However, says Bijan Almassian, President & CEO of the Connecticut-based company, “When you discover novel things, people start off by telling you why it can’t be done.”
Some of those people have been potential investors and partners.
Not so the NIH. According to Almassian, CaroGen has received over $5 million from the government agency to push ahead.
The main challenge now is scalability, particularly of the “artificial virus” utilized in lead vaccine candidate CARG-201.
“Can you scale this for clinical trials? Can you ever commercialize it?” are the predominant questions pointed at Almassian. His reply?
“Our answer has always been, ‘We really don't know.’”
He’s about to find out – with the assistance of a carefully selected, specialized CDMO he believes will provide the best answers.
Vaccines for HBV have been in existence for some 50 years. Nonetheless, according to the Hepatitis B Foundation, over 300 million people across the globe are chronically infected with HBV today. This leads to cirrhosis of the liver and cancers, at times fatal.
“There are medications to manage the disease; none to cure it,” says Almassian.
CARG-201 has been designed to generate HBV antigens to stimulate the immune system to increase antibodies and T-cells, and “fight off and clear the viruses down to a level the body can manage without any more medications.”
“It's called a functional cure. We’re a frontrunner for developing immunotherapy for a potential functional cure of HPV.”
CAR-201 originates from a platform dubbed AVIDIO (artificial virus for infectious diseases and immuno-oncology). The platform utilizes an artificial virus developed at the Yale School of Medicine by acclaimed neurology pioneer John Rose, who is also a co-founder of CaroGen.
What paired CaroGen with BioCentriq is a lesson in outsourcing offering readers a look at best practices in action, and insights for the modern-day biopharma.
In June, CaroGen announced it had selected BioCentriq as its partner for clinical development and manufacturing to support phase one trials for CARG-201.
Almassian had received proposals from more recognizable, name-brand CDMOs, but became disillusioned with those: little genuine interest in his “novel” (and thus unproved) platform; high-priced proposals with “little flexibility”; and often project start times well into the following year.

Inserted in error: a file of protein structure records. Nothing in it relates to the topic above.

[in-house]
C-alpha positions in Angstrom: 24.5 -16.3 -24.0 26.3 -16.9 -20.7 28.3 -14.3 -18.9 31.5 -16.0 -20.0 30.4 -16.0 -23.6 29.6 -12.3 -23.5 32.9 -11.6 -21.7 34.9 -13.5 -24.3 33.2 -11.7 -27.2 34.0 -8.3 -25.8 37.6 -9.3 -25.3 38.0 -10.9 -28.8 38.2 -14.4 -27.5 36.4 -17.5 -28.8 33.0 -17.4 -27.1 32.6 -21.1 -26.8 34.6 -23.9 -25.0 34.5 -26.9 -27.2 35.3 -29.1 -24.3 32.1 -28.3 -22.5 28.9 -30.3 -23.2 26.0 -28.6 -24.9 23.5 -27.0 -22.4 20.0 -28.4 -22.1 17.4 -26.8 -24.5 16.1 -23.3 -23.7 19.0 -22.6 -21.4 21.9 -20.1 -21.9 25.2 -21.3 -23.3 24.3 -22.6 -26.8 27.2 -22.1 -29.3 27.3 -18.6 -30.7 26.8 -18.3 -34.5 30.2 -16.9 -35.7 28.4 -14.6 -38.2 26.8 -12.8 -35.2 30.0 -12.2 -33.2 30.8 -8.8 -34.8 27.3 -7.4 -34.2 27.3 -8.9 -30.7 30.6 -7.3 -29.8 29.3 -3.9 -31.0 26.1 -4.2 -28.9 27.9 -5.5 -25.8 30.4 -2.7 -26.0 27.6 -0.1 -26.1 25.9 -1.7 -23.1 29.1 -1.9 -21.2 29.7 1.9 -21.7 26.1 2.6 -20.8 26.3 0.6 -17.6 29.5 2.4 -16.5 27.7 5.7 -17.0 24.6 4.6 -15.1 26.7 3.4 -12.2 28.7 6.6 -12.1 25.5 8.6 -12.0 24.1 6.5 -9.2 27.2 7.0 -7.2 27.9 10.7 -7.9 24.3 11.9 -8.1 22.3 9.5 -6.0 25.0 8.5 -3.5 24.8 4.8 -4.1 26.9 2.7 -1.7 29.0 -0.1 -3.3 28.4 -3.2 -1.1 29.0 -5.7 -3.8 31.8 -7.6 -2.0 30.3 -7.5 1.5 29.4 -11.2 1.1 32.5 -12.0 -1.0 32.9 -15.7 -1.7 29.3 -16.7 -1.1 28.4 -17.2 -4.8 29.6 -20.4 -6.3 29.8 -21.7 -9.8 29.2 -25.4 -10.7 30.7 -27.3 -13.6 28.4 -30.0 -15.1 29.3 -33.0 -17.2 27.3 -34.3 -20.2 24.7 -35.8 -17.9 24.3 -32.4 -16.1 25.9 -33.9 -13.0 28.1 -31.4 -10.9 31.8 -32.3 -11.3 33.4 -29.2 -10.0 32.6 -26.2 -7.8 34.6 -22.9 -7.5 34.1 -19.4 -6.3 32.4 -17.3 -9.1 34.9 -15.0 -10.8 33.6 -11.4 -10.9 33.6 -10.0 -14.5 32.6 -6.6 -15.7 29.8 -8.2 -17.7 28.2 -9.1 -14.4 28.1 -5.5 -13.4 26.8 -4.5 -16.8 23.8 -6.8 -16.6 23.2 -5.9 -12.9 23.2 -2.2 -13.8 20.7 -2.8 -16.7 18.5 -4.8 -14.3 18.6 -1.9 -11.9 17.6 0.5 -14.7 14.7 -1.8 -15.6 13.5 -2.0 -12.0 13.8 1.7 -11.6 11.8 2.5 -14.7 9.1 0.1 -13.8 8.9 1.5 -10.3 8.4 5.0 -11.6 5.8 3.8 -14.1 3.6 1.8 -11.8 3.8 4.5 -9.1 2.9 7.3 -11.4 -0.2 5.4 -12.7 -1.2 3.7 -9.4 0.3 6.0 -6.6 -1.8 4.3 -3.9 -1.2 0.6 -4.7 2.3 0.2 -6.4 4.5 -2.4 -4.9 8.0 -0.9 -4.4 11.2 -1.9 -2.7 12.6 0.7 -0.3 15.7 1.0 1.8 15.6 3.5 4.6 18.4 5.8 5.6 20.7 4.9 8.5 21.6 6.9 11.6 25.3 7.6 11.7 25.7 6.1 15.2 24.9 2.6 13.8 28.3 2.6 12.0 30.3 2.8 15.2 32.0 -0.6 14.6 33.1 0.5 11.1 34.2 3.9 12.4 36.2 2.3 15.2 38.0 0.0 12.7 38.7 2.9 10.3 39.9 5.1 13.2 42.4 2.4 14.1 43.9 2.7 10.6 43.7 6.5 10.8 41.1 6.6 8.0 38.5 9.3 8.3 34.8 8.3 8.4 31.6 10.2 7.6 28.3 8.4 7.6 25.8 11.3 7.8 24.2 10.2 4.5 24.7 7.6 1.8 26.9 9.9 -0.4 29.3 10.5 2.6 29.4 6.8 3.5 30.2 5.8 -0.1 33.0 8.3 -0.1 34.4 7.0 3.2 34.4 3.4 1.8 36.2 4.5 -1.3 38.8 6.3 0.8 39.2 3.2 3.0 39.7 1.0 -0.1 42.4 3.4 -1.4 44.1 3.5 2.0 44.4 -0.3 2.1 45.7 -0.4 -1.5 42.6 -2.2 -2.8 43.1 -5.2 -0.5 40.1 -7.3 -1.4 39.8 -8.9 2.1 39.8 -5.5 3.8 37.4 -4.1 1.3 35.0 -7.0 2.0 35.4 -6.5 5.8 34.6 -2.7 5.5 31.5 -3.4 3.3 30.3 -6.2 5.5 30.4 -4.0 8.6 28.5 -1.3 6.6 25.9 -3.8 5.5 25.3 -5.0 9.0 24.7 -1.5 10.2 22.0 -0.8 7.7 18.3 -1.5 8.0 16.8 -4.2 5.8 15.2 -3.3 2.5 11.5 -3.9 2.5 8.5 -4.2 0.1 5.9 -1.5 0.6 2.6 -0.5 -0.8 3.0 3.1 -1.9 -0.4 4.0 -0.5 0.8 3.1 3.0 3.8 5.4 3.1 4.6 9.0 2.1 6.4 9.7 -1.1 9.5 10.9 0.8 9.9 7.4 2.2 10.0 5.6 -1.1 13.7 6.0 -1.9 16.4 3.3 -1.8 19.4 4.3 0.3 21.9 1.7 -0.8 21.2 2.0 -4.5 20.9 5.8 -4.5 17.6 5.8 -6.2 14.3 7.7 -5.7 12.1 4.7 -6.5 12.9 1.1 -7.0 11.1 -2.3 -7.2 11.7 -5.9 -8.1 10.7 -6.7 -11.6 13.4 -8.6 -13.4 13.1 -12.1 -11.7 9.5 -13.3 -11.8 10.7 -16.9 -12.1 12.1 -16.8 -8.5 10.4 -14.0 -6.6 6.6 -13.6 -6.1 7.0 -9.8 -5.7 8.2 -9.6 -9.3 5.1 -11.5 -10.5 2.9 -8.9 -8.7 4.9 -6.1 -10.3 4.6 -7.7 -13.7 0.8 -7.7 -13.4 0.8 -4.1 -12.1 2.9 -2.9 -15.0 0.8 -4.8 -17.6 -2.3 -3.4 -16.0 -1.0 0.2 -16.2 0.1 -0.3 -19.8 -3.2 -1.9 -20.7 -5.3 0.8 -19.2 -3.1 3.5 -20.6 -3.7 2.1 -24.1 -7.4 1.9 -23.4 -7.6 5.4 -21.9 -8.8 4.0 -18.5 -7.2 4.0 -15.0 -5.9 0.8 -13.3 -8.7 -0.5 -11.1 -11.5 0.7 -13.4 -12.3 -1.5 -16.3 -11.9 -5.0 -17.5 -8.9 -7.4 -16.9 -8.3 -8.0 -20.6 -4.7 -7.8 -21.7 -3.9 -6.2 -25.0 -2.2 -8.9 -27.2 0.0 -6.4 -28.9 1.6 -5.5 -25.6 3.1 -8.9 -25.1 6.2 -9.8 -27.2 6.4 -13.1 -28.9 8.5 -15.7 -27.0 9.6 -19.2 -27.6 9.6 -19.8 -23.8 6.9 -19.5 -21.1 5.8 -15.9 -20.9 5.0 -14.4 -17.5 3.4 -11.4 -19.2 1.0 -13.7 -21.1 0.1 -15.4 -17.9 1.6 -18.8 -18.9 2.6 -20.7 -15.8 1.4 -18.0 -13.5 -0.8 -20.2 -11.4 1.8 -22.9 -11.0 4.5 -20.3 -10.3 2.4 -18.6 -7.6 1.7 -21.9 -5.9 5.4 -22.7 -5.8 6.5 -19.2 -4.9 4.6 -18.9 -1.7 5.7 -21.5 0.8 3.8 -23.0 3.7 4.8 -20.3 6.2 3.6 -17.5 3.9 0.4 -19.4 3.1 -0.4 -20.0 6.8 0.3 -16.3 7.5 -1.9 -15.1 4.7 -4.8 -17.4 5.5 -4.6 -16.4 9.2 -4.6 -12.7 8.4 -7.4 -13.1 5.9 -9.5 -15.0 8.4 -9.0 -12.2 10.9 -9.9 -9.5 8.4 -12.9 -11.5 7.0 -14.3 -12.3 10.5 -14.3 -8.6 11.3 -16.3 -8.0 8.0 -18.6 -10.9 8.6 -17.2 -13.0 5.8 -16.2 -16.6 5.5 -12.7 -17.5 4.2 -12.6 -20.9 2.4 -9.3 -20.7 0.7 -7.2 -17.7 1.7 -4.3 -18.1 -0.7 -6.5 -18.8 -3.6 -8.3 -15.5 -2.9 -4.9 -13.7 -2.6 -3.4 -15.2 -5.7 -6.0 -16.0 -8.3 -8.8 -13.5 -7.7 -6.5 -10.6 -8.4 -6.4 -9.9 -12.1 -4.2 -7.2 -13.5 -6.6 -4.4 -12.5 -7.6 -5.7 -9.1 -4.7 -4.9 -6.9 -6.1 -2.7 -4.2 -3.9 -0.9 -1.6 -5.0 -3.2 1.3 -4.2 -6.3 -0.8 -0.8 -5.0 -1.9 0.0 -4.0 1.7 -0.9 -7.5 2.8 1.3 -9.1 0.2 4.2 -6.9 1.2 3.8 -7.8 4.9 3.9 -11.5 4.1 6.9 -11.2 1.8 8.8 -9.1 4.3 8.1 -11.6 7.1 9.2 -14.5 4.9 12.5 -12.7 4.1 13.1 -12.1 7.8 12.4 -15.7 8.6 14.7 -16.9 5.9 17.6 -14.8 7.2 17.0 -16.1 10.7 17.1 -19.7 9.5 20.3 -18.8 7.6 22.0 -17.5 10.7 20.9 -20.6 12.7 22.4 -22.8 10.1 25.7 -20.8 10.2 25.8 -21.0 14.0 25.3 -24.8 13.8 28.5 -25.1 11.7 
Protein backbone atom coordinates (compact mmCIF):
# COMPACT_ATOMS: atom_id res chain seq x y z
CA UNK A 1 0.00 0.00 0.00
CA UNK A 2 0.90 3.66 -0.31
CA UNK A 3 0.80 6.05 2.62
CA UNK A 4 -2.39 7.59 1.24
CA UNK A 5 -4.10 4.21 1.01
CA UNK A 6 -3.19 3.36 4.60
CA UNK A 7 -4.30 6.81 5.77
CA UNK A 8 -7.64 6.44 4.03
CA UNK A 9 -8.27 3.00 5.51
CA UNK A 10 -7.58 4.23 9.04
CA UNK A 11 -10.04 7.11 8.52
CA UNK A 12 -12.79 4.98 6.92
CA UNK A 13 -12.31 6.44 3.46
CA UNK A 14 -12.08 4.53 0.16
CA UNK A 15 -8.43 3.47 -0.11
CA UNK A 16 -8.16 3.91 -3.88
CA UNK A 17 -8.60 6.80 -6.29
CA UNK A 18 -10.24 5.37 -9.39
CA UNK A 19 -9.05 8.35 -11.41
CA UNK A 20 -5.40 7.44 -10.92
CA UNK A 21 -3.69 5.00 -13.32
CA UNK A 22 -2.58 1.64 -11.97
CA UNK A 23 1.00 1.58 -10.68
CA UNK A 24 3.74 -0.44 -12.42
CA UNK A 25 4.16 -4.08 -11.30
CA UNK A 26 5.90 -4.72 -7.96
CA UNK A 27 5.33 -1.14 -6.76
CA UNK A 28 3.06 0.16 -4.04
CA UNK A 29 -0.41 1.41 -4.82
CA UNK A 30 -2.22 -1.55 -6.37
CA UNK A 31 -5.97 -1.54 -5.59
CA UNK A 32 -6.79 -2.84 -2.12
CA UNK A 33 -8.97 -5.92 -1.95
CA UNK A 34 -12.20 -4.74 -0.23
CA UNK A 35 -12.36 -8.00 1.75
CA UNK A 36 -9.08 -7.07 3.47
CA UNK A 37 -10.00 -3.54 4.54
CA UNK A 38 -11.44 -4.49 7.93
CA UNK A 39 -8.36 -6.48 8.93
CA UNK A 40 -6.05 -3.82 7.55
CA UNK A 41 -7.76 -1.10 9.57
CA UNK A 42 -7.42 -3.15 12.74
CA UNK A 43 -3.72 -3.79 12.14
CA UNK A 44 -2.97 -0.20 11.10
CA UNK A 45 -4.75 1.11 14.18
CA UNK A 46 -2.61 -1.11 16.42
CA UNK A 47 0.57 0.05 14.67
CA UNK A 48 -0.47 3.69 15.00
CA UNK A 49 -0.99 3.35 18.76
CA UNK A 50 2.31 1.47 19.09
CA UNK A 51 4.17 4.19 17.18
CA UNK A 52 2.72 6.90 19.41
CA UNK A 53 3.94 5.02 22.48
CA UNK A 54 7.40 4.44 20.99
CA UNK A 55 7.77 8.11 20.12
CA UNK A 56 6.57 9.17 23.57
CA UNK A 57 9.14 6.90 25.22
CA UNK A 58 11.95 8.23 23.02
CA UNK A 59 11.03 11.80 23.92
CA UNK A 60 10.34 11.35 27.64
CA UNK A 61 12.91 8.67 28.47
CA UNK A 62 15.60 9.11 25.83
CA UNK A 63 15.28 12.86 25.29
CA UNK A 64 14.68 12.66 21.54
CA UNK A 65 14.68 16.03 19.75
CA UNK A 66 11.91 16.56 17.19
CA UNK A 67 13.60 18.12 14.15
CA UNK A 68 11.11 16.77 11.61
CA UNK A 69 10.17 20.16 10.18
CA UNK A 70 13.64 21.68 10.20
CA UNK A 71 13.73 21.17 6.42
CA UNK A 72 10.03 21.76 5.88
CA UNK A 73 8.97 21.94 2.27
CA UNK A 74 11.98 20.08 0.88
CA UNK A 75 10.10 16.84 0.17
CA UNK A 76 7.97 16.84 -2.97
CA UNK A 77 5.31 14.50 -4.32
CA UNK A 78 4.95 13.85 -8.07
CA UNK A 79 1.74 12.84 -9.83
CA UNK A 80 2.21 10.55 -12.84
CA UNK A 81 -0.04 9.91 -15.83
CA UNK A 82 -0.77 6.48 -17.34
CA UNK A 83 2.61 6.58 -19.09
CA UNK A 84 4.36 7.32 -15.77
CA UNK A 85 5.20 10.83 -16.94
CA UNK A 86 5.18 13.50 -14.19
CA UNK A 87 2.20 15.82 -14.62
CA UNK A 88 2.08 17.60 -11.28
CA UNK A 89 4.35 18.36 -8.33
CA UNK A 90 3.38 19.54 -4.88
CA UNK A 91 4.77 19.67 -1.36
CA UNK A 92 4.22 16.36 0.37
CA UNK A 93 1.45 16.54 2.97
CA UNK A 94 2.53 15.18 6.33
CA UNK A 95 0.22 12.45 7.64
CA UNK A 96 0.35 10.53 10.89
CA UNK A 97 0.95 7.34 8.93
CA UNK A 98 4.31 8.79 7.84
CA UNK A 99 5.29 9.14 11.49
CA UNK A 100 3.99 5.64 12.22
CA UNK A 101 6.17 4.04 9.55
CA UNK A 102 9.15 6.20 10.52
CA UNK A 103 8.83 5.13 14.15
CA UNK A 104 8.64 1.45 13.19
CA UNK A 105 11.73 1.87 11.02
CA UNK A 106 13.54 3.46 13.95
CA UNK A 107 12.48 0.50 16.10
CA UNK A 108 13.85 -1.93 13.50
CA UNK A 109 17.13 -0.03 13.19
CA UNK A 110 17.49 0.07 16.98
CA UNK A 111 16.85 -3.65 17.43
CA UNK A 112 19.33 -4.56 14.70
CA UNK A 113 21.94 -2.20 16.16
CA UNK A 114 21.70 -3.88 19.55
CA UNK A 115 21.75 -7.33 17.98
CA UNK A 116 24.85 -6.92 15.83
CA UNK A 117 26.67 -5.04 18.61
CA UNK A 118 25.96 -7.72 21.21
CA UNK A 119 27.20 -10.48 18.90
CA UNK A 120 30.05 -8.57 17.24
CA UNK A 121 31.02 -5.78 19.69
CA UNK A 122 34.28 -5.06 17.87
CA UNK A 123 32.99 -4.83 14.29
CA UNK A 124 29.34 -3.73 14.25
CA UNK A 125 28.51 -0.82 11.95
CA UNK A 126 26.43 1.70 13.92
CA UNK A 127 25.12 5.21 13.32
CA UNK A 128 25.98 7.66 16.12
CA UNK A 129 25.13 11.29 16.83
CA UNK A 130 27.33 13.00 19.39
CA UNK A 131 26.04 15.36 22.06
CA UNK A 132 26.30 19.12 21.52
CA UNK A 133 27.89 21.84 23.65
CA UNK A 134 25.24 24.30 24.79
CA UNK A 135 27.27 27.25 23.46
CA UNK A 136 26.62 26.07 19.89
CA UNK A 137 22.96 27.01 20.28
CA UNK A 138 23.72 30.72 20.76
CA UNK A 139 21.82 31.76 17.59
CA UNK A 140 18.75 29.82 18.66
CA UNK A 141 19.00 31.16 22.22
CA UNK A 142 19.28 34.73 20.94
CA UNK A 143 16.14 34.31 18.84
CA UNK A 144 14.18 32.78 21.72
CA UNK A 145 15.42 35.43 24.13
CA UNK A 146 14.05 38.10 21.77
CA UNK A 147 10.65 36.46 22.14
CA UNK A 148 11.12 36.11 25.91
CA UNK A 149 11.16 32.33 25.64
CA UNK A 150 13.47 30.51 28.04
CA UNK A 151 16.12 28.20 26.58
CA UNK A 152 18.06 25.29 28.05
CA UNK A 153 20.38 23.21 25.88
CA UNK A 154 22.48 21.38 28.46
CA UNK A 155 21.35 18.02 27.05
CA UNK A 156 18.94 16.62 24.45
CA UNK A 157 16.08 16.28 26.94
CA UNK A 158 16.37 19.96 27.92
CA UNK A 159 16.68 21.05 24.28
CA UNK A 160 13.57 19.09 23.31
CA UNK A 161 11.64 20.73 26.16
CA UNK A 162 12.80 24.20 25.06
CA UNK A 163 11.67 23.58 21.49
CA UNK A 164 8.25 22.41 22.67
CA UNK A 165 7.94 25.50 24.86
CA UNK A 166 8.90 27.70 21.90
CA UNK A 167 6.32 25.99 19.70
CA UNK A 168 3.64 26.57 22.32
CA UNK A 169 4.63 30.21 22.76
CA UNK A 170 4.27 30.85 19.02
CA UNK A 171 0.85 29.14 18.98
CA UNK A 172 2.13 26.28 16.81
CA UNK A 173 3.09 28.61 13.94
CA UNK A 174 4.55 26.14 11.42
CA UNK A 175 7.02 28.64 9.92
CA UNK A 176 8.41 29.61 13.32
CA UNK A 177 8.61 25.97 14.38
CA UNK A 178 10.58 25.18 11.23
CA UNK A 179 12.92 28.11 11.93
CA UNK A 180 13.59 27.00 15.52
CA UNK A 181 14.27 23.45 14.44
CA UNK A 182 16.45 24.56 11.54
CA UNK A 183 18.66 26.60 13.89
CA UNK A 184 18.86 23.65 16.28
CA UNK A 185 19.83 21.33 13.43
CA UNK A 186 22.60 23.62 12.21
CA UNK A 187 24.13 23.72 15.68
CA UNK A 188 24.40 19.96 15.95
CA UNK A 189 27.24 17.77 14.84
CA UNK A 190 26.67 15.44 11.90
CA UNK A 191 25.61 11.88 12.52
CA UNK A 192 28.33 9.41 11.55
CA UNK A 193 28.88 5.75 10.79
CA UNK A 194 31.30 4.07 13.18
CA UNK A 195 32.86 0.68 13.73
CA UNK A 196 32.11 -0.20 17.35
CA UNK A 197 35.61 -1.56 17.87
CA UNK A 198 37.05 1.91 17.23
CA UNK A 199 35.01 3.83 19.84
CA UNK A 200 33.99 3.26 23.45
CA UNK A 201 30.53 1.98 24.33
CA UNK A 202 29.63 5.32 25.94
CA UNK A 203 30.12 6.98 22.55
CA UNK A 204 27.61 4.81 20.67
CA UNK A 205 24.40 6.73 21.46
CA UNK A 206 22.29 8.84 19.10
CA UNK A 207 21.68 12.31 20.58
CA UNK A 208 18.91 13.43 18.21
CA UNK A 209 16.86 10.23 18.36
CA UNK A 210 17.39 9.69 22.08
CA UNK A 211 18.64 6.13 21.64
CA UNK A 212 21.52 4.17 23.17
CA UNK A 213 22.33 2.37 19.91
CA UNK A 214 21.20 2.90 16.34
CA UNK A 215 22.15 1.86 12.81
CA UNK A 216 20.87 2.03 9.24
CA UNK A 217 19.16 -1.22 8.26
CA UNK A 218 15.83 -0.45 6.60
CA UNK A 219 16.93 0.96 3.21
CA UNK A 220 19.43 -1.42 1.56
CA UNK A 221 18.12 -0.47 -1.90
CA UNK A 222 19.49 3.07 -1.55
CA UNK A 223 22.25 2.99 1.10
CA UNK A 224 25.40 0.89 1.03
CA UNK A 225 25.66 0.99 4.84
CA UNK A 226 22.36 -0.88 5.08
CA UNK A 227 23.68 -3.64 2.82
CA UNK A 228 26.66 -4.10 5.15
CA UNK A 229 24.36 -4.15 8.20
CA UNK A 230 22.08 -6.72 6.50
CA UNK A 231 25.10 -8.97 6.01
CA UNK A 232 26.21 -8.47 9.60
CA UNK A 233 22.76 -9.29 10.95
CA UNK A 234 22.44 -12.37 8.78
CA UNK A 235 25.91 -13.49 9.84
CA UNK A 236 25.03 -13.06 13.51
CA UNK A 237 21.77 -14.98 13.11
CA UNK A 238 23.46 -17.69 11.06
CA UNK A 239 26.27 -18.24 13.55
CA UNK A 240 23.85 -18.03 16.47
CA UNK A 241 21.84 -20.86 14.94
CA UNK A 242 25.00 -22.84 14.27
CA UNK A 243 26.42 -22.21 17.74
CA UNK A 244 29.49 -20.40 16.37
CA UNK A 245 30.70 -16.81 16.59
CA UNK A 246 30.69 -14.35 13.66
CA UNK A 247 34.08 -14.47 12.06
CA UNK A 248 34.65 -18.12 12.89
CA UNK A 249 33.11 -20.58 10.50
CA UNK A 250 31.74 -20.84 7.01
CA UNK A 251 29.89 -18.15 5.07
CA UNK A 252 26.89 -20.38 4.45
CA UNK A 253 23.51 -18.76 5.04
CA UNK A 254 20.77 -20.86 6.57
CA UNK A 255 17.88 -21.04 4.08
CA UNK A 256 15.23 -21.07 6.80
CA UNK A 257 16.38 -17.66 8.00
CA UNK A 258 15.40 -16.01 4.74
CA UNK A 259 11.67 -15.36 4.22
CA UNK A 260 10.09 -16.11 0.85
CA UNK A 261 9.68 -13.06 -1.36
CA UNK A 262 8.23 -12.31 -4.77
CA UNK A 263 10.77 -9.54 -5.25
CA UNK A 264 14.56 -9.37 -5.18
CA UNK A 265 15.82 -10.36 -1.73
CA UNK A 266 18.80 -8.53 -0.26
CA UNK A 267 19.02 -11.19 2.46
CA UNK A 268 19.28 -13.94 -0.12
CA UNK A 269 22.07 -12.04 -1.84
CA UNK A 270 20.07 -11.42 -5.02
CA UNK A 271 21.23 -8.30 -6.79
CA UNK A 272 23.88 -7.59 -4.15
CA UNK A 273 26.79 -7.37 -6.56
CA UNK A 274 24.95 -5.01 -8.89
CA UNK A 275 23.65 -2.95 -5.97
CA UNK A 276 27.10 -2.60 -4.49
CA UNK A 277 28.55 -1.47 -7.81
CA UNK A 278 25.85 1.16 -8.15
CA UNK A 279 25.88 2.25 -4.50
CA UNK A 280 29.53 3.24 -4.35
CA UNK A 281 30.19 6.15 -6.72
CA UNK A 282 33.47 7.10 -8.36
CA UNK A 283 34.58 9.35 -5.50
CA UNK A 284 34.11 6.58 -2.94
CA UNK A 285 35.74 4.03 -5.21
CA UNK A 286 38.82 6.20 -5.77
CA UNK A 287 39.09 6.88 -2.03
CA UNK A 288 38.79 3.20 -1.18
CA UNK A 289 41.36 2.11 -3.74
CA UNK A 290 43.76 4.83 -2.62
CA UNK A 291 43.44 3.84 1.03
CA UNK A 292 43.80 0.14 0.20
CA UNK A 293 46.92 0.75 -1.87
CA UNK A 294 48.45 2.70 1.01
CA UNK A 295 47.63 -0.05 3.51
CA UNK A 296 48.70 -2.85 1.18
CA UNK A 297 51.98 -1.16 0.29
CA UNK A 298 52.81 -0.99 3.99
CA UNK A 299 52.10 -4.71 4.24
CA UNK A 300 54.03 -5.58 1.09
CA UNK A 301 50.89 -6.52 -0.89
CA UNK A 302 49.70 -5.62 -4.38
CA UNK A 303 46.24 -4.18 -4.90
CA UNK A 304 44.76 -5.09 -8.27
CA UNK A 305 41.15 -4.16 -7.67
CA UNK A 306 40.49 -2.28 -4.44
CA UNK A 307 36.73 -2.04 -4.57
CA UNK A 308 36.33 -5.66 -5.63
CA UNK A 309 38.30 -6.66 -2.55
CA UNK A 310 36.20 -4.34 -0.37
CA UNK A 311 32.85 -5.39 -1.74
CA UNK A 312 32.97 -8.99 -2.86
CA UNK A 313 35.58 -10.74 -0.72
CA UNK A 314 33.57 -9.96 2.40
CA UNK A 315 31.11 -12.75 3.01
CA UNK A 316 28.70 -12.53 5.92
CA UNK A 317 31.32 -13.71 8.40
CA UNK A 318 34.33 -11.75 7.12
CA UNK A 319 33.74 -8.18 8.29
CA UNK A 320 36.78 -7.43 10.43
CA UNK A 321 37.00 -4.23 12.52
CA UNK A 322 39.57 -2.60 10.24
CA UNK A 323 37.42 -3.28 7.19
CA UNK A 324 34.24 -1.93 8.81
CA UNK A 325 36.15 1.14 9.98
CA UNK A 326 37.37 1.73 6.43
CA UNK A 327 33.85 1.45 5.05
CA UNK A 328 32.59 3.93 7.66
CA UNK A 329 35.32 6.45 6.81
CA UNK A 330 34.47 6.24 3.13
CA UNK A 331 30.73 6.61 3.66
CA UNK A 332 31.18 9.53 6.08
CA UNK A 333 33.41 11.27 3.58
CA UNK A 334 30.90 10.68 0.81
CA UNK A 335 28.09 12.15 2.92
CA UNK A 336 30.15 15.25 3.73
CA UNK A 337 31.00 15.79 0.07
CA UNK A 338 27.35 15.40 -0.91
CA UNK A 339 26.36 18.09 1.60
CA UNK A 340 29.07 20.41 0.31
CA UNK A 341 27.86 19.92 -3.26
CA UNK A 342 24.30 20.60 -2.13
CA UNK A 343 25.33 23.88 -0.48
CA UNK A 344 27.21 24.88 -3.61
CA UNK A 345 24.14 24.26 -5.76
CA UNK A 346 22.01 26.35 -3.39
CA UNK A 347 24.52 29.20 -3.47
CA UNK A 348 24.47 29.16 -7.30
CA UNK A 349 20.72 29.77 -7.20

As I am wont to do, I focus Almassian first on price: How much more expensive were other proposals compared with the contract he ended up signing with BioCentriq?
“Let me put it this way,” he replies. “After we publicly announced our selection, some of the other CDMOs called to ask why they had not been chosen. I told them first it was basically because there was no room for negotiation with them, and they weren’t 5% or 10% more costly, but more like 500%.” (Much more on contracts later.)
To be fair-minded here, some of the other CDMOs CaroGen contacted were being driven by the COVID-19 situation; they were serving immediate and vital needs of the biopharma industry, and indeed the world.
A speculative HBV treatment would just have to wait.
Despite the above, throughout our conversation Almassian repeatedly returns to what he says is ultimately important in his selection of a CDMO: knowhow.
“This is an artificial virus developed by pioneers in the field of virology,” he says passionately. “We are developing a novel product – the first out of this platform for infectious diseases and immuno-oncology. It requires specialized expertise.”
“And that’s what I eventually found. Their knowledge about artificial and related viruses in general was most appealing. There are many CDMOs in the world, but they are mostly experienced with protein purification.
He adds: “This is biologics, but not completely. The virus is artificial, and with its own characteristics. Talking to the BioCentriq team, I felt comfortable with their level of knowledge; they’d pursued similar work. That relevant experience was the most important thing for me.”
That “team,” I learned firsthand from Amy Lamperti, VP Commercialization at BioCentriq, includes chemical engineers with experience in viral and non-viral gene therapy systems and process development. She mentioned members assigned to the CaroGen project with cumulative experience in: process development scale-up with specific skills in engineering of lentiviral and AAV vectors for gene therapy applications; optimization of non-viral gene delivery methods for mammalian cells; upstream production of lentiviral and AAV vectors.
She also informed me the labs are equipped with Pall iCELLis Fixed-bed Bioreactors for culturing adherent cells, and scalable, downstream processing equipment, including for chromatography and tangential flow filtration.
Almassian was able to check his boxes for knowhow, and capabilities. He needed one more element: the flexibility to put a collaborative contract together.
This is the flexibility most every emerging biopharma needs today – whether pursuing novel vaccines, cell-and-gene or other advanced therapy solutions. It begins prior to the signing of contracts and informs the formulation of the relationship to benefit both sides.
Other CDMOs sent Almassian proposals; the CDMO he selected mutually crafted the proposal with him. That as much as any factor determined why one CDMO was right for the project – and also at an affordable price.
That and more in part two.